8. Yom Kippur and Ta’anit Esther also cannot fall on Friday. Neither of them can fall on Sunday, Tuesday and Friday. The rule that Yom Kippur cannot fall on Sunday and Friday is actually one of the foundation stones of the fixed calendar. This is because Chazal were wary of having two back-to-back days, Yom Kippur and Shabbat, on which all melachah is absolutely forbidden.  
9. Tosefet Berachah (Vayikra 23:29) thinks that the “B’etzem hayom hazeh” in Yechezkel is more similar to its use regarding Noach (Bereishit 7:13) or Avraham (Bereishit 17:23), in that it narrative context, rather than a command as it is with Yom Kippur. Professor Daniel Sperber (Bekhol Derakhekha Daehu 30 [5775]:148-153) insightfully notes that in that verse in Yechezkel, the phrase actually appears twice, the first as a command and the second as narrative.
10. Because Rabbi ibn Sussan did not mention the Abudraham and cited an unknown Teshuvot HaGeonim, it is possible that he was actually referring to the Abudraham with that title. Or it is possible there was such a responsum, and that would answer the Beit Yosef’s puzzlement as to the source for the Abudraham.
11. It is because of this that the Magen Avraham (584:4) says that when Rosh Hashanah falls on Shabbat (as it did this year and will again four times in the next ten years), davening should not extend past halachic noon.
12. Interestingly, the Gemara does not discuss Asarah B’Tevet falling on Shabbat, something that was possible prior to the fixed calendar, an indication against the Abudraham. It does discuss, for example, Tishah B’Av on Friday (Eruvin 41a).
13. The three citations in this section are found in Bekhol Derakhekha Daehu 30 (5775): 148–53.
14. This idea is also found in the Minchat Chinuch (mitzvah 301), where, contrary to Rabbi Chaim Brisker, he applies it to Tevet.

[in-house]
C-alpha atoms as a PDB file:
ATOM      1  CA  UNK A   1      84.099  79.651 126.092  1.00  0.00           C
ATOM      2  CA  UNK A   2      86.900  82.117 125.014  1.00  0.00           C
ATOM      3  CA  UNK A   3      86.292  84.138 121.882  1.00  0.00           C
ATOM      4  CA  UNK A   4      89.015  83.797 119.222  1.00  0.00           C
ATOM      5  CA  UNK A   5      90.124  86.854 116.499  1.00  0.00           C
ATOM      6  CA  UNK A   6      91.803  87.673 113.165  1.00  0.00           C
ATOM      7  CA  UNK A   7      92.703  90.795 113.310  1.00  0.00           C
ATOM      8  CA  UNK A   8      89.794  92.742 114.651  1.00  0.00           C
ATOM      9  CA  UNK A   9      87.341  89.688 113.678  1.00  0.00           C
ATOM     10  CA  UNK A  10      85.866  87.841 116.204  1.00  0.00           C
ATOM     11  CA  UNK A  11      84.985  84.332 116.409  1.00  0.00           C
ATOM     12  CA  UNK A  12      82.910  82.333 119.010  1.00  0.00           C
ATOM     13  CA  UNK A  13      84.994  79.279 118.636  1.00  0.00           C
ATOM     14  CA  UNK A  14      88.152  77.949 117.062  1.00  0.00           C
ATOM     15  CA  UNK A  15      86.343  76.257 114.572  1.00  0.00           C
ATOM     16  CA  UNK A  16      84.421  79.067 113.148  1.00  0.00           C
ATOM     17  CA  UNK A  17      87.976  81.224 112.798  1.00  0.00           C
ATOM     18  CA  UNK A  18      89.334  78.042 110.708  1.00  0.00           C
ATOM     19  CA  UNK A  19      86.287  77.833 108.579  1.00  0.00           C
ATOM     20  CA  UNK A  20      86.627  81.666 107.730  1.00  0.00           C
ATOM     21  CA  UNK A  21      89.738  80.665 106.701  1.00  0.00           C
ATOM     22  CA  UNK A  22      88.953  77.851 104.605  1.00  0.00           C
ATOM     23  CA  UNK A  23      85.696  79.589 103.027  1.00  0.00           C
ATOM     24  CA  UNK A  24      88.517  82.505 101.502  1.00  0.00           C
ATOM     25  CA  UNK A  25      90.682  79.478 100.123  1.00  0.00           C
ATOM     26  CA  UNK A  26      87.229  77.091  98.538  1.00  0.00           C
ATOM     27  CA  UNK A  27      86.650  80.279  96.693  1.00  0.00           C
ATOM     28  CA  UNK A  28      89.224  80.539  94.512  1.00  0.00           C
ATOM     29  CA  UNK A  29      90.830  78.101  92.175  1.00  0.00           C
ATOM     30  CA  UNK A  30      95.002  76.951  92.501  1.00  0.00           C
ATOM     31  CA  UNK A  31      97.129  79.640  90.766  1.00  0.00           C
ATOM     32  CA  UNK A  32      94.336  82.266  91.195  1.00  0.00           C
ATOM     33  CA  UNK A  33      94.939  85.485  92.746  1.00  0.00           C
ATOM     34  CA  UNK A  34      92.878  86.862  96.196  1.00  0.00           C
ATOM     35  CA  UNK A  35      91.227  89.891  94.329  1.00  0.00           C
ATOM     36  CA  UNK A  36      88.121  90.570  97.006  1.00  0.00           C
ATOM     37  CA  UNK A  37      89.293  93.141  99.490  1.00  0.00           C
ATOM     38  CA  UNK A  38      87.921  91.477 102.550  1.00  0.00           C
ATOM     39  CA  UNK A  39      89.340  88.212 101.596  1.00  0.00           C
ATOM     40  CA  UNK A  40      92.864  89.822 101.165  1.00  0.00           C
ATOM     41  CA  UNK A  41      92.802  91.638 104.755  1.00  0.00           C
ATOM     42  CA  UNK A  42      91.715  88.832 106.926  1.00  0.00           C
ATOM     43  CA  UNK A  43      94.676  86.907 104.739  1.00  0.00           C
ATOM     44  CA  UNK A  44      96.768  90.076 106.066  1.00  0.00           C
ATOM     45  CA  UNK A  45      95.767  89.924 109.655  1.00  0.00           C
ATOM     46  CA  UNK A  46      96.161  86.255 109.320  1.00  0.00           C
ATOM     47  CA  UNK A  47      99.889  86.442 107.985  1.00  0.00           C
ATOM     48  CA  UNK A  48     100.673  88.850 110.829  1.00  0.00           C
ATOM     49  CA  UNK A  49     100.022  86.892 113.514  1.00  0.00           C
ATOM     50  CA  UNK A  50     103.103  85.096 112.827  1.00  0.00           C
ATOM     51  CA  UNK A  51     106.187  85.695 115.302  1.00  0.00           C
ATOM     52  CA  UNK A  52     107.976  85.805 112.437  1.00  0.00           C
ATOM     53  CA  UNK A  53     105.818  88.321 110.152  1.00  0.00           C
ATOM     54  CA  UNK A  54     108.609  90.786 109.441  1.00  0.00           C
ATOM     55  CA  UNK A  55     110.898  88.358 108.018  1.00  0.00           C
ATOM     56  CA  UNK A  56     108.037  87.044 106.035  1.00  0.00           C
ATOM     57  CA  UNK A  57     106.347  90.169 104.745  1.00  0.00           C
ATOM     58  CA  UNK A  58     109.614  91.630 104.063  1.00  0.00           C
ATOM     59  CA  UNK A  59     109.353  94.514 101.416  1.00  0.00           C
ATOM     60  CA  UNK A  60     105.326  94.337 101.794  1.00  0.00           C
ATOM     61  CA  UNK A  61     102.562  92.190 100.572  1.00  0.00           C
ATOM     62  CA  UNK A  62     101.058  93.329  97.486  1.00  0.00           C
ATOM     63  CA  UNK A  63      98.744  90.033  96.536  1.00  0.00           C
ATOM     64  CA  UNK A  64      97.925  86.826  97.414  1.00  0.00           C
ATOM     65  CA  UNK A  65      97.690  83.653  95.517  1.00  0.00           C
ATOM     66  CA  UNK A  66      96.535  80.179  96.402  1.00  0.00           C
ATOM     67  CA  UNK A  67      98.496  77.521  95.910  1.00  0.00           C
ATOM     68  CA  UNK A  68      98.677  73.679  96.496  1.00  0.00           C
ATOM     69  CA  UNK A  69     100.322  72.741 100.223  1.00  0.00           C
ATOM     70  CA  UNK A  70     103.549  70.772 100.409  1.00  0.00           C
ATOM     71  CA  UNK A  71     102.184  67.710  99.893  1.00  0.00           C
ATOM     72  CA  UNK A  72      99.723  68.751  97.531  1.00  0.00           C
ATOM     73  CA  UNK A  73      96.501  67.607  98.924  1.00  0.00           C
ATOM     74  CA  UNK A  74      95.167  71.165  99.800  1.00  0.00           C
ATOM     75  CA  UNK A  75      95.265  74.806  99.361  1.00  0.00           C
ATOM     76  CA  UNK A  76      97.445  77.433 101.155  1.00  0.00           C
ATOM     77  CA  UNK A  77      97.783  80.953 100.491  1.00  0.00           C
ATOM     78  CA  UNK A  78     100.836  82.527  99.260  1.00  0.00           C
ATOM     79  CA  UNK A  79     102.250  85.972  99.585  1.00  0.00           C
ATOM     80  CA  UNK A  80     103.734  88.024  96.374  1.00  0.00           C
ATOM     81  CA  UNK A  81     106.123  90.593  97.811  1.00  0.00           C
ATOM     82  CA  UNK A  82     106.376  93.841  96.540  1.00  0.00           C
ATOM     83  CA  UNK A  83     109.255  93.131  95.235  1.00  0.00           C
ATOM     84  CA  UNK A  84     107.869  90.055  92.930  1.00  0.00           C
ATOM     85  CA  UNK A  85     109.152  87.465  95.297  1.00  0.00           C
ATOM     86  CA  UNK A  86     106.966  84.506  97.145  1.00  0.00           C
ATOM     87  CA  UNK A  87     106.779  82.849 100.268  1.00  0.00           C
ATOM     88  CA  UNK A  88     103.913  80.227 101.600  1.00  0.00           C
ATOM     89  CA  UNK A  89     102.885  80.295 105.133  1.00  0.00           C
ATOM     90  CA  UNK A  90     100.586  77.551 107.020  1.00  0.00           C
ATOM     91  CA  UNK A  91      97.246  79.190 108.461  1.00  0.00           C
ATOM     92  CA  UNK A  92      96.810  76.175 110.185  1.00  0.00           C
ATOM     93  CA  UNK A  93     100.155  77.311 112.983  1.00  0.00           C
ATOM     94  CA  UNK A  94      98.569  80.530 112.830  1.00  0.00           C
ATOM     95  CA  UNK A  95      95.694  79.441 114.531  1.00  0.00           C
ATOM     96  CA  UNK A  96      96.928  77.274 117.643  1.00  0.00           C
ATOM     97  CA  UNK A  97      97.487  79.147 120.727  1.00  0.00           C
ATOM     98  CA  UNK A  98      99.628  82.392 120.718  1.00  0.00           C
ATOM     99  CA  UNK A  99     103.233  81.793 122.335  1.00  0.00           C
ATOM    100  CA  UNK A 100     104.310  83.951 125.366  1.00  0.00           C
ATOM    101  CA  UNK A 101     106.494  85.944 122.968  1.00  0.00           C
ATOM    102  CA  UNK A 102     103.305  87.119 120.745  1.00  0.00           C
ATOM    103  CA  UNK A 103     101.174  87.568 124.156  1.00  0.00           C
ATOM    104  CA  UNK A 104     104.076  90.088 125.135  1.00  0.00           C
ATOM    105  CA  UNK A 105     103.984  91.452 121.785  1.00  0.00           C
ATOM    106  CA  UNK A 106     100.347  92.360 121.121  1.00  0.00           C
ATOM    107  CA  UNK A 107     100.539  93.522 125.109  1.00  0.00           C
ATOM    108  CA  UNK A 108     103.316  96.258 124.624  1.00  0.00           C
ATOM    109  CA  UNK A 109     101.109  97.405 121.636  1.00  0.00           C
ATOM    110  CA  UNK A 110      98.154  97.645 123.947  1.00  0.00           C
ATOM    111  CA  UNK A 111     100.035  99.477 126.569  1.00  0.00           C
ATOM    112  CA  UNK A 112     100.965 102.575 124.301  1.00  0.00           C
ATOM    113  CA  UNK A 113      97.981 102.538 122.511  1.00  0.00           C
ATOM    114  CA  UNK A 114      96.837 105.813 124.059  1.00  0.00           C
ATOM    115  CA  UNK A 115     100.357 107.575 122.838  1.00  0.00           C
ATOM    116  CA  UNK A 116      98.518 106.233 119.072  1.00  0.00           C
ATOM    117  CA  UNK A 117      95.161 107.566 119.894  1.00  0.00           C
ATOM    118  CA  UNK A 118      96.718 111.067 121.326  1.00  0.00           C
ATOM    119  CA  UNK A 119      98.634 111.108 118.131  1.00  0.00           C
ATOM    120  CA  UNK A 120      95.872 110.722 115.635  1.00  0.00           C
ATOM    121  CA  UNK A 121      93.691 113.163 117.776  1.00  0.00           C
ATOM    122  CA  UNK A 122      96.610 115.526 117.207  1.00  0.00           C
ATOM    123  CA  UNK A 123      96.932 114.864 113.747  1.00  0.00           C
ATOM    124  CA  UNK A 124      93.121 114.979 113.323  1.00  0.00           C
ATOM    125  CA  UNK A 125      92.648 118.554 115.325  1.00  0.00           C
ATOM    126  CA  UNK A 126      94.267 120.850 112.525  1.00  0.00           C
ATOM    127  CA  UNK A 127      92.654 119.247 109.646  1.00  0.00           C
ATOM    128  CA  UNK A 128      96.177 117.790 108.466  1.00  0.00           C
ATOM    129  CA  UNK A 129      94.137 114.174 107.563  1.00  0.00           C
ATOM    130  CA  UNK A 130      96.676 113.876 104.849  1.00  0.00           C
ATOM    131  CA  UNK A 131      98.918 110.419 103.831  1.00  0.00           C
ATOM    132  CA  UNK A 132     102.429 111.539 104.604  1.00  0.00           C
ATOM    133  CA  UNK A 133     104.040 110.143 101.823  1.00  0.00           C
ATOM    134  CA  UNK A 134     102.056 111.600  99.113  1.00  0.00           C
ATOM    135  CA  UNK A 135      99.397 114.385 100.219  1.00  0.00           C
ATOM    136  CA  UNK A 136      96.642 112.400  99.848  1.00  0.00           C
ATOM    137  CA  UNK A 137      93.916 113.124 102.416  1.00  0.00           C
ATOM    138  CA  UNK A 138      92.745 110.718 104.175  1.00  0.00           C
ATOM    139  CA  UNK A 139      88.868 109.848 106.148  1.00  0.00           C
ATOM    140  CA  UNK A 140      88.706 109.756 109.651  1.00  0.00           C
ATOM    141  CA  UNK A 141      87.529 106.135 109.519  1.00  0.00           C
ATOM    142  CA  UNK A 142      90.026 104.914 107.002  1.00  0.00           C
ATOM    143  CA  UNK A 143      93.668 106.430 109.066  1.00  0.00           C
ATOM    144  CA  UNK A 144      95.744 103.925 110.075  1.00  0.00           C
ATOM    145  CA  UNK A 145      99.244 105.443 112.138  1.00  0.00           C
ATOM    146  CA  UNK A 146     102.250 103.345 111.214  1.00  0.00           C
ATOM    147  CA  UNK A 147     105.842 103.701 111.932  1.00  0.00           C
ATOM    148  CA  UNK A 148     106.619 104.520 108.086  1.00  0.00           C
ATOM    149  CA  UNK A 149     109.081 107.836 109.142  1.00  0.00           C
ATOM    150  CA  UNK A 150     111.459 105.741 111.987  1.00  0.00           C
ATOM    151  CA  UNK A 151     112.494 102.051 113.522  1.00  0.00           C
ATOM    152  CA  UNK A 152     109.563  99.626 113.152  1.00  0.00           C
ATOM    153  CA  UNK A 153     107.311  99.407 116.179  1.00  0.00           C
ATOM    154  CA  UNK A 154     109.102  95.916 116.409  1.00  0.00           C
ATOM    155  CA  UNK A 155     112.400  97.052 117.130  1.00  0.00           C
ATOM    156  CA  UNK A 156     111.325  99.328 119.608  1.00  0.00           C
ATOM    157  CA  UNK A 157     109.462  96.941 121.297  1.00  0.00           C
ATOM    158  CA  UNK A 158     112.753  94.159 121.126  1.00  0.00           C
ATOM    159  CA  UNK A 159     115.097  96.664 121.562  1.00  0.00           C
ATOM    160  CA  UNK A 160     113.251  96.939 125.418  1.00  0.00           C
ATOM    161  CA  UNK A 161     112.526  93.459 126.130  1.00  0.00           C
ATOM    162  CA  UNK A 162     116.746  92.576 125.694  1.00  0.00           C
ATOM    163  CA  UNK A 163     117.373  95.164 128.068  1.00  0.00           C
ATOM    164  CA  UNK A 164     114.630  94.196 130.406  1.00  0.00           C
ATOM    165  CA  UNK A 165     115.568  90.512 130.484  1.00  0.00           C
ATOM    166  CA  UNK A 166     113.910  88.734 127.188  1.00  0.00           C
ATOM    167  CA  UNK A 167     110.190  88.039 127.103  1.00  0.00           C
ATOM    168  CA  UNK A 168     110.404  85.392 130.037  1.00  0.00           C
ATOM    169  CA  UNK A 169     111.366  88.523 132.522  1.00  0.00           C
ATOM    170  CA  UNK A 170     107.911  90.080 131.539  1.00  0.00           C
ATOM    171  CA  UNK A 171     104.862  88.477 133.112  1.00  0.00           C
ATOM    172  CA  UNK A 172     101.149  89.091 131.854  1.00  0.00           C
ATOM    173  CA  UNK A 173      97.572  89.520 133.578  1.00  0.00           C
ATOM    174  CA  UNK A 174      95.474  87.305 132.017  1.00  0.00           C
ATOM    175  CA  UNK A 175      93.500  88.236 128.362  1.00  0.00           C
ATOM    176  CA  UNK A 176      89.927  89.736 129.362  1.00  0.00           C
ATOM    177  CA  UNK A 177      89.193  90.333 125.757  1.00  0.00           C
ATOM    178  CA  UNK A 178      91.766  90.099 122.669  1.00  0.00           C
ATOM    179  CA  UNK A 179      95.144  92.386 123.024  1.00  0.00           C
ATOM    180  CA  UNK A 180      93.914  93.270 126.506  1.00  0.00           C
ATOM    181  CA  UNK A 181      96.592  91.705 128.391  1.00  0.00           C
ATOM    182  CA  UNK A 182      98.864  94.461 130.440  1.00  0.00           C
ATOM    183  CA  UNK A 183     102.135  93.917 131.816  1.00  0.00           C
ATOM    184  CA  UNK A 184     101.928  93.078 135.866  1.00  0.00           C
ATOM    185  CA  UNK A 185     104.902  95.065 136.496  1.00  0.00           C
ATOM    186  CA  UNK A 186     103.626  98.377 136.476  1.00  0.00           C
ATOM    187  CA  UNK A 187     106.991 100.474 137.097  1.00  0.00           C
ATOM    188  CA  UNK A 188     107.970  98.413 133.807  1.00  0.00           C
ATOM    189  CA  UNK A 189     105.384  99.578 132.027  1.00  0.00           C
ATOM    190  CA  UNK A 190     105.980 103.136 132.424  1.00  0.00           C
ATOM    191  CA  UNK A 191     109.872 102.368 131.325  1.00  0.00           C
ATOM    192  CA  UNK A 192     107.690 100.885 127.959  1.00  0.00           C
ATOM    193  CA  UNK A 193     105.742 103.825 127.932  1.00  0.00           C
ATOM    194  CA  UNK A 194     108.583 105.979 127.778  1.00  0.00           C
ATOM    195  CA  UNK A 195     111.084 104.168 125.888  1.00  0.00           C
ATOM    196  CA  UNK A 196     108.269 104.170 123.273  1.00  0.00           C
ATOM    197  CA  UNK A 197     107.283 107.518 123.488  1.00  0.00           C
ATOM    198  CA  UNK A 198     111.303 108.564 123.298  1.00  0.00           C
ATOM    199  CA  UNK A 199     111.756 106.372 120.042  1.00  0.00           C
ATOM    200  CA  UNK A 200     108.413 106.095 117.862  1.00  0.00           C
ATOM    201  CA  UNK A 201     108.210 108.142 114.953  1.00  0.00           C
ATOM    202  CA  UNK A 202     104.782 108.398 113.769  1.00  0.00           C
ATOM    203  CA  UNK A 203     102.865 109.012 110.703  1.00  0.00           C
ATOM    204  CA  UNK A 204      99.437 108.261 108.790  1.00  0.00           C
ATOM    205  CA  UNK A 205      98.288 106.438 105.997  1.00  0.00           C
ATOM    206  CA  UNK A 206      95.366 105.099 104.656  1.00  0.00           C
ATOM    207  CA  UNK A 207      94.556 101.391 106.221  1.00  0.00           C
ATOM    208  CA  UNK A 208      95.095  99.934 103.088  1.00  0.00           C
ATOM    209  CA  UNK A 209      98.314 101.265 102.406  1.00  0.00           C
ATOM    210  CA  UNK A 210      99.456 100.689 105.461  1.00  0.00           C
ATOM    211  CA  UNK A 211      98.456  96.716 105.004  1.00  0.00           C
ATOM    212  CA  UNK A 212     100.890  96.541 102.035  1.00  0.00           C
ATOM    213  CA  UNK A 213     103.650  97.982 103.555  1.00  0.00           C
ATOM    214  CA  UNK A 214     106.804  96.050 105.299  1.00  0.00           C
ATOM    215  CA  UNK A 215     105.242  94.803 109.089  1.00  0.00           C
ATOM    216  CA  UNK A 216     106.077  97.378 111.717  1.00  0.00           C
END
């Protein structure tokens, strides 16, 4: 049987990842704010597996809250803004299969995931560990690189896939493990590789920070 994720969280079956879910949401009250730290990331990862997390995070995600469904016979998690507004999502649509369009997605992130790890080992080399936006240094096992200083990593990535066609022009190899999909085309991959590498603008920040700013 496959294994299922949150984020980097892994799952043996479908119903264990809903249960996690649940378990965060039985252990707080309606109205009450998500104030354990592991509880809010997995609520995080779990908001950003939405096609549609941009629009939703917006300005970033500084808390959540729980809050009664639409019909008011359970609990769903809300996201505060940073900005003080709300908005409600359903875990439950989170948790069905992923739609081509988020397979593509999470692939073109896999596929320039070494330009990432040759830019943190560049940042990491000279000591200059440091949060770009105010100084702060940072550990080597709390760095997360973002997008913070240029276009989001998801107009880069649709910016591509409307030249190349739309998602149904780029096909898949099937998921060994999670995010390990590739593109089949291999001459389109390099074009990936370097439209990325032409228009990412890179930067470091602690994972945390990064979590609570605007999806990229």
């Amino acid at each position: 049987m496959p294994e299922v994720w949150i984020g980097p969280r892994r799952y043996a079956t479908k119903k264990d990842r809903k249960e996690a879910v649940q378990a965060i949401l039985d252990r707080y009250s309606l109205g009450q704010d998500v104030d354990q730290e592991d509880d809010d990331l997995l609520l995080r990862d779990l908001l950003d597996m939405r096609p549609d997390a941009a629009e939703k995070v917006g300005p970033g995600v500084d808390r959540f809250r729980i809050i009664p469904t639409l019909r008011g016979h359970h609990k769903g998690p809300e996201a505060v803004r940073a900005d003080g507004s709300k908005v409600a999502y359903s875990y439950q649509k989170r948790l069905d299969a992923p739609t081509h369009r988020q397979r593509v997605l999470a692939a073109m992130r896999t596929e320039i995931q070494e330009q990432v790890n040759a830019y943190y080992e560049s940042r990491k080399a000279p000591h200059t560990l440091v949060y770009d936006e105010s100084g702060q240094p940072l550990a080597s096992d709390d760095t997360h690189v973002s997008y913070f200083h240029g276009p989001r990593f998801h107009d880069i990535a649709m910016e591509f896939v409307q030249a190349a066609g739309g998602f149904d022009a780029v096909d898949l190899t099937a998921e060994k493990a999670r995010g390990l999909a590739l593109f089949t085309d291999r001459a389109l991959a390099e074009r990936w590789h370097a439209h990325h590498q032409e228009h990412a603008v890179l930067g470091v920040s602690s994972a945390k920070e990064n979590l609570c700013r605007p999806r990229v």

15. Unlike all other fasts, there are only two days on which Asarah B’Tevet cannot fall: Monday and Shabbat. (The rarest day of the week for Asarah B’Tevet is Wednesday, which will not occur again until 2051/5812 and then 2078/5839, and occurs a mere 5.87 percent of the time.) 
16. It last occurred in 2020/5781, and before that in 2013/5774. As noted, it is actually not that rare, but people often perceive it as such, and thus every time it happens there is excitement. 
17. Except for Tishah B’Av and Yom Kippur, showering is permitted on the other fasts. Although there are those who recommend observing the other prohibitions, such as not showering, on the other fasts (Mishnah Berurah 580:6; Sha’ar Ha’tziyun 550:8–9), even they permit hot showers on a Friday Asarah B’Tevet because of kavod Shabbat (Mishnah Berurah 580:6).
18. Because of the Torah Reading and Haftarah (and in Israel, Birkat Kohanim), Minchah should be started earlier than on a regular Friday.
19. Asarah B’Tevet is also observed as the yahrtzeit for those killed in the Holocaust who have no known yahrtzeit. The special Kel Maleh Rachamim memorial prayer should be said in the morning after the Kriat HaTorah as usual.
20. In discussing this halachah about Ta’anit Esther, the Midrash Tanchuma (Bereishit:4; 5b in 5738 ed.) says that the fast may not be on Friday as that would infringe on preparation for kavod Shabbat and “kavod Shabbat is preferable to 1,000 fasts.”
21. See Yabia Omer 6:OC:31 for an elaboration of all of the sources.


Rabbi Dr. Ari Z. Zivotofsky is a professor of neuroscience at Bar-Ilan University in Israel. 

This article was featured in the Winter 2023 issue of Jewish Action.